Wednesday, January 20, 2010

The Glass Axis Ride

**Luka has the attention span of a fern, so the rides are short.**

I had the privilege of meeting the folks over at Glass Axis yesterday while out on a short bike ride with the boy-child, Luka. At six years old, he's only good for a couple of miles before the attention span goes south (thanks video games!). With limited mileage the order of the day we opted for a fun-ride with a slight detour.
We headed out and up through Grandview to a great place called Glass Axis. This old brick industrial building is home to several artisans who hand craft all types of glass products inside a non-profit studio. They offer classes during the week, too, so you can actually learn how to make things!

We stopped in unannounced, and were well aware of the fact that they may just ask us to leave. We were met by the studio gift shop clerk who was very pleasant, and promptly took us back to where the action was. Three gentlemen introduced themselves, then pulled up a couple of chairs for us to sit RIGHT UP FRONT and watch the action. They were smack-dab (do people really say that anymore?) in the middle of creating a glowing red vase with speckles of color, heating then manipulating it until it was absolutely perfect. Luka's face was alight with interest, and after begging him to leave for lunch, he wasn't going anywhere. The guys allowed us to poach their glass blowing session for about an hour, never being anything but helpful. They explained how the color is added via powders and compounds pre-mixed in Germany for perfect color balance, and that you could do it "in-house" but the colors rarely are as consistent.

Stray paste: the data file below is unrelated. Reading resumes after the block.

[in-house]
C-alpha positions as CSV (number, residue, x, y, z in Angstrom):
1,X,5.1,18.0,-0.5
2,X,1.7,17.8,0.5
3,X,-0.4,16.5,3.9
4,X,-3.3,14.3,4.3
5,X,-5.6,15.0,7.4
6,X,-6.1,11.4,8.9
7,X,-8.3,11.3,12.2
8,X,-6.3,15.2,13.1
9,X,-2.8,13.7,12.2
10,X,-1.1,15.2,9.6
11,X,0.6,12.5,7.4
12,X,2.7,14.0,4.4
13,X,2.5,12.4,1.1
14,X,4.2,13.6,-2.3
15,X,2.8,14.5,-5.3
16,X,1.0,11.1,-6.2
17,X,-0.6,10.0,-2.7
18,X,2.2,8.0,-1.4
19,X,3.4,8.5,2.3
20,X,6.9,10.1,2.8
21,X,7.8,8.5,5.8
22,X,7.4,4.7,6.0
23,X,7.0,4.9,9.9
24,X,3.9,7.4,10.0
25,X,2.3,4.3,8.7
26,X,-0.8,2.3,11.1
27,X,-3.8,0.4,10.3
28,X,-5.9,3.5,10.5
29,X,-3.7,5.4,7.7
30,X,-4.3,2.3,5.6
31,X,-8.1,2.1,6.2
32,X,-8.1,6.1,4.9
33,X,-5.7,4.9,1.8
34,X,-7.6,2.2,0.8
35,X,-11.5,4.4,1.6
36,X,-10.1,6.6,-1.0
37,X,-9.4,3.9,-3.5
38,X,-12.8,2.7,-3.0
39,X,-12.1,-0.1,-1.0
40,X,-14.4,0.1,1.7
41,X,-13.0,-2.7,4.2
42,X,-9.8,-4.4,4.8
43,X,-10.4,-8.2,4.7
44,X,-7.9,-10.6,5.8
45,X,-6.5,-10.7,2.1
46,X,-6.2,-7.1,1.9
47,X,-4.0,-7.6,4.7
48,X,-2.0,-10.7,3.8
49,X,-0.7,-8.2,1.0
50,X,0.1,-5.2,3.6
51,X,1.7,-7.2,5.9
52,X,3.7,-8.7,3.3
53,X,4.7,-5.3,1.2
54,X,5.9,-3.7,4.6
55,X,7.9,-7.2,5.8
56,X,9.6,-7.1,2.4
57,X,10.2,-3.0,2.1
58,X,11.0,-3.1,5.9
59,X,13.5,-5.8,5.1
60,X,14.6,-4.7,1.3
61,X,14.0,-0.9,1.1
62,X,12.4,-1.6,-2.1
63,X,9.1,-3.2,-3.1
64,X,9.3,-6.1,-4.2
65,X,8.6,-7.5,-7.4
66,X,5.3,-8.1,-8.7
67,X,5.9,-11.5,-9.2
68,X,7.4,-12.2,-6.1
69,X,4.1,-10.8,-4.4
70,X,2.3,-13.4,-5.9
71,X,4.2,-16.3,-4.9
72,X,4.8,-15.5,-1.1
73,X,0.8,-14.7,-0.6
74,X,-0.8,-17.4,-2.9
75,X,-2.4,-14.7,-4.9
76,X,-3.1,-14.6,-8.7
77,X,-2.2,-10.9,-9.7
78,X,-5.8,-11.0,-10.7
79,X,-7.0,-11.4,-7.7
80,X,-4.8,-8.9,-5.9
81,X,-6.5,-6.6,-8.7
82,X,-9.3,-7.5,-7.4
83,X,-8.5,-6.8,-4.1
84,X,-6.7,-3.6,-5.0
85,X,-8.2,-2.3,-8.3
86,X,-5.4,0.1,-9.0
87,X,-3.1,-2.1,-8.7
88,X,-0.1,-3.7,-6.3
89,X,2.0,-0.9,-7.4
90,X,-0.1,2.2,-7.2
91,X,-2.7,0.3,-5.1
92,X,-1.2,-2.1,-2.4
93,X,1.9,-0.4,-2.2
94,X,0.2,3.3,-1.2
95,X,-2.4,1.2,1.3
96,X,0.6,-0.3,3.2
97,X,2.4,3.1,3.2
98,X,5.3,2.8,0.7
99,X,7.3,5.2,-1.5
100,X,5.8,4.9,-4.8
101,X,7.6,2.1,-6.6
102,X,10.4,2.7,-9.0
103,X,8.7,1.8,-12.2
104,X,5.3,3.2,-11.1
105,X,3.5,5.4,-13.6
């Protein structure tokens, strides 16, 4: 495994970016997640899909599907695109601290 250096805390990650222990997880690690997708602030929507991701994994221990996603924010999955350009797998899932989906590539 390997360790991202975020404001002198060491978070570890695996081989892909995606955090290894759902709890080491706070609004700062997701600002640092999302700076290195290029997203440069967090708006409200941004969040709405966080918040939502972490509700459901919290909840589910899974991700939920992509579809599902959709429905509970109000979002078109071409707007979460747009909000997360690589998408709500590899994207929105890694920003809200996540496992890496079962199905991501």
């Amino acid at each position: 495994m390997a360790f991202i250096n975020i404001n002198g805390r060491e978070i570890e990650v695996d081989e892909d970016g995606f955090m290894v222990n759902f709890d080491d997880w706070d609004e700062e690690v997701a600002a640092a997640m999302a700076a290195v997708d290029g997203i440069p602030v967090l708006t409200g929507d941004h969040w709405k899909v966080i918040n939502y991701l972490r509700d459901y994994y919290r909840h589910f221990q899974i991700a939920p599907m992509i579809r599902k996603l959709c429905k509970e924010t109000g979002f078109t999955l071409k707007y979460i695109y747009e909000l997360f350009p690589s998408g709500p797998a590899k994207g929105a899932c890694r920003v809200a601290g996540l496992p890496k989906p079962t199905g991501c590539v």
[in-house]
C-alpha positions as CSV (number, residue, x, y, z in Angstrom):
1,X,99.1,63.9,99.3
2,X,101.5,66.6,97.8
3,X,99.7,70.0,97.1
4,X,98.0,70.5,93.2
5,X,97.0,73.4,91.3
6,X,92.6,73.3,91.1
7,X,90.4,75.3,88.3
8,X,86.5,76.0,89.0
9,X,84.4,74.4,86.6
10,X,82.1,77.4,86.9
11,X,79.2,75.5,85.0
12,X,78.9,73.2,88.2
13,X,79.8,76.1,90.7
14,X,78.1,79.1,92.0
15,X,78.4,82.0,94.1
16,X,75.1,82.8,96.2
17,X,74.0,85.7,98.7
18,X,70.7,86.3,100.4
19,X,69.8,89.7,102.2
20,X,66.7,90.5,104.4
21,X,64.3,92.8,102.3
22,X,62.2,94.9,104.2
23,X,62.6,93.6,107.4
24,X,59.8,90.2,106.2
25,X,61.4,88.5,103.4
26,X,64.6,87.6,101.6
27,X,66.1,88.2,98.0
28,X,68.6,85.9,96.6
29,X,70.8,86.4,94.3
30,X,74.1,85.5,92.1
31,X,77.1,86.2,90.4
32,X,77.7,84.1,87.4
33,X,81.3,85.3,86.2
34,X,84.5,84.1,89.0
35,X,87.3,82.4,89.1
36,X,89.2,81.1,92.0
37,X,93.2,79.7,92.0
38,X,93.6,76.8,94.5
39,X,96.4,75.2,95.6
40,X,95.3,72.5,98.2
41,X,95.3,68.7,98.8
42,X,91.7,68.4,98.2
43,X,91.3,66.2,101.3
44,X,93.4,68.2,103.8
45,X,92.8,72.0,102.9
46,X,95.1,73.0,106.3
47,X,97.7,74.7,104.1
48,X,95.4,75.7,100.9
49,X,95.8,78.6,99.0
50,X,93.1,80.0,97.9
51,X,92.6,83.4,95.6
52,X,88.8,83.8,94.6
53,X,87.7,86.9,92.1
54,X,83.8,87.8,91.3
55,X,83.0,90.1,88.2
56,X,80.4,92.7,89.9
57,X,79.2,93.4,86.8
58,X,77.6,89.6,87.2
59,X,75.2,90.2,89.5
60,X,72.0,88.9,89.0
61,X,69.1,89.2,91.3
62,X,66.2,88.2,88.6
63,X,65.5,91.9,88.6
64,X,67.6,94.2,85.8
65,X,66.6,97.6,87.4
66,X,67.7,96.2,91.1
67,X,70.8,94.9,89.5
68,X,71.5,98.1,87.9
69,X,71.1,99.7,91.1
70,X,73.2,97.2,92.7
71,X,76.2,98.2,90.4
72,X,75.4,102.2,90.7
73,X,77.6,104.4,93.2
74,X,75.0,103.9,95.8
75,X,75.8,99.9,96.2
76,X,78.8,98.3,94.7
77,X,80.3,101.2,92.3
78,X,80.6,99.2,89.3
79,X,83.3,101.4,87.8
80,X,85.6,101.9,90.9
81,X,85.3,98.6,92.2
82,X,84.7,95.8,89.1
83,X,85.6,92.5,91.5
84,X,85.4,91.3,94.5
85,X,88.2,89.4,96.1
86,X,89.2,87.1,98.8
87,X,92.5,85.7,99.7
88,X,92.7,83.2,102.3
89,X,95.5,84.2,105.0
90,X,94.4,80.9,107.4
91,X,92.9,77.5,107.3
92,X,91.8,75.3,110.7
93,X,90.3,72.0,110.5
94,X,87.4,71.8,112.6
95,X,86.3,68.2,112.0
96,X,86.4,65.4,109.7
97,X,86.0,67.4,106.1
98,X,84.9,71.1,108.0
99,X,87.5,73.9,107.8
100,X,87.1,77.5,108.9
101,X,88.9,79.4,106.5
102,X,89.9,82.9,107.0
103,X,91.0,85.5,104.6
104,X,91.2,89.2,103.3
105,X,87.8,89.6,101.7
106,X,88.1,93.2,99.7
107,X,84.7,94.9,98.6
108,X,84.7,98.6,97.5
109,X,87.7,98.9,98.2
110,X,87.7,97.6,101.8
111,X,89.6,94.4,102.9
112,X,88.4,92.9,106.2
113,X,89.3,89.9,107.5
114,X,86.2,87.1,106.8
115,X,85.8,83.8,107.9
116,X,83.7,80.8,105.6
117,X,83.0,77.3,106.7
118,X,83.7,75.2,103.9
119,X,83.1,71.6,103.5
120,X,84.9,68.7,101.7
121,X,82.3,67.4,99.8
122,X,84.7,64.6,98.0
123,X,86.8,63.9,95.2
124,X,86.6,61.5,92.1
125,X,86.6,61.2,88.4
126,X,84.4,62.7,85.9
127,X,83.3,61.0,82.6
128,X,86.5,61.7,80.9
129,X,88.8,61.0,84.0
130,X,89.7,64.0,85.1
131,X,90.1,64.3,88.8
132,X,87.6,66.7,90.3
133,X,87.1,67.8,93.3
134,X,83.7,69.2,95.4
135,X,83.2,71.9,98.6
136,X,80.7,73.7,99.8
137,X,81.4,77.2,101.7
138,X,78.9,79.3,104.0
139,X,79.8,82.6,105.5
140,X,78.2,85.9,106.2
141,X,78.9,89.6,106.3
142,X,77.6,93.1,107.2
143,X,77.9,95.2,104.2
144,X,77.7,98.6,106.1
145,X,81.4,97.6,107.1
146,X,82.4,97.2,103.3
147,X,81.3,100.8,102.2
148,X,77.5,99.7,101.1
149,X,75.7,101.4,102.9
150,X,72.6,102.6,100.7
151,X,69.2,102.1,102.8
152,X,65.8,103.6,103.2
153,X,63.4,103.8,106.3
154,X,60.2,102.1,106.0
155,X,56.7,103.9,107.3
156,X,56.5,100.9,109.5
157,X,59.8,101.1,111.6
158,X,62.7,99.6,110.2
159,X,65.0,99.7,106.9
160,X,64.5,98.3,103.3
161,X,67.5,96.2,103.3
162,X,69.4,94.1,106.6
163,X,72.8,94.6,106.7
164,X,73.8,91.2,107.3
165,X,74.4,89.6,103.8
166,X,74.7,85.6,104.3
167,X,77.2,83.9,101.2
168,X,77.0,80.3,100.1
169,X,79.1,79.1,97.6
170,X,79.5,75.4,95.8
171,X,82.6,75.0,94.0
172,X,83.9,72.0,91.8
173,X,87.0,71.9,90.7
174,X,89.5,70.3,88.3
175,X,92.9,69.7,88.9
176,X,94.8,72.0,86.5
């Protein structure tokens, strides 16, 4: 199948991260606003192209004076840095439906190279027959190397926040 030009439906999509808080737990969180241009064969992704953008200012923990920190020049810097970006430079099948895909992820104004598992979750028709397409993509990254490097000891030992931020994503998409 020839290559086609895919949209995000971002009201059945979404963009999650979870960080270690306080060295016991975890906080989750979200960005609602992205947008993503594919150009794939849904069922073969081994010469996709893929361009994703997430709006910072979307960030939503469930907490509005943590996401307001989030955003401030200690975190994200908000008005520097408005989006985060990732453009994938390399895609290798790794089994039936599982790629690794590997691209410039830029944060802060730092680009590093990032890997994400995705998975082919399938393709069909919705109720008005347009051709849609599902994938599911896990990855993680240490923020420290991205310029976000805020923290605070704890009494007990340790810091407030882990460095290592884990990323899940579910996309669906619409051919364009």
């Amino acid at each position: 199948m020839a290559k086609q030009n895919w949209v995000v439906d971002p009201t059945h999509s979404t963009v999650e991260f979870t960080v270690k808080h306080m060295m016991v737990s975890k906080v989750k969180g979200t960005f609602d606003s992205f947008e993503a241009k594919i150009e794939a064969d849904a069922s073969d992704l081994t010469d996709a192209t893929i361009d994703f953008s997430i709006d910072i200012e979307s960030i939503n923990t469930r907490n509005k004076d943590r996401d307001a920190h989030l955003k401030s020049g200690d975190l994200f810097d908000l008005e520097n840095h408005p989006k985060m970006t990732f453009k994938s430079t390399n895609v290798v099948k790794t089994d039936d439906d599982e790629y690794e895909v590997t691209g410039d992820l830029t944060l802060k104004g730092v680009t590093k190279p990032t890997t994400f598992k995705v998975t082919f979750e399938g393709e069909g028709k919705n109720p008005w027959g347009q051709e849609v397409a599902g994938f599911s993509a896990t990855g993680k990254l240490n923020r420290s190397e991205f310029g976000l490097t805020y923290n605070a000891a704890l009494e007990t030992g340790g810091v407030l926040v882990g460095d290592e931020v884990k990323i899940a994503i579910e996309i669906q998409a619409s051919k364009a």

Founded in 1987 by twelve graduates of The Ohio State University Glass program, Glass Axis was created as a non-profit organization to provide a facility where glass students and community members interested in glass could come together and share expenses, knowledge, resources and artistic expression through the medium of glass.

Glass Axis offers courses in all phases of glass art, including hot, warm and cold glass traditions & techniques. In addition to our resident artists, Axis has hosted to several Maestro-level visiting artists throughout the year, including Davide Salvadore and William Gudenrath.

The studio includes both warm and hot glass facilities along with a cold shop for grinding and polishing. A wide range of equipment is available and ready to use. Users must be members of Glass Axis to rent studio equipment, and prior experience is necessary (at the discretion of the Studio Director).

**Luka's fave bike, the Tomac Carbide**

I think that for me, one of the best things about this trip has nothing to do with glass at all. On 5th Avenue, just about a block from Glass Axis, there sits a McDonalds. From the bike, the scent of the ever-elusive McRib wafts through the air, filling my nostrils with pork-like b.b.q.-ey goodness. After such a laborious ride of much strain and effort (you know, about a mile or so), and after feeling the heat radiating from two-thousand-plus degree ovens at Glass Axis, you will be ready for the one-two punch of a McRib and $1 hot fudge sundae.



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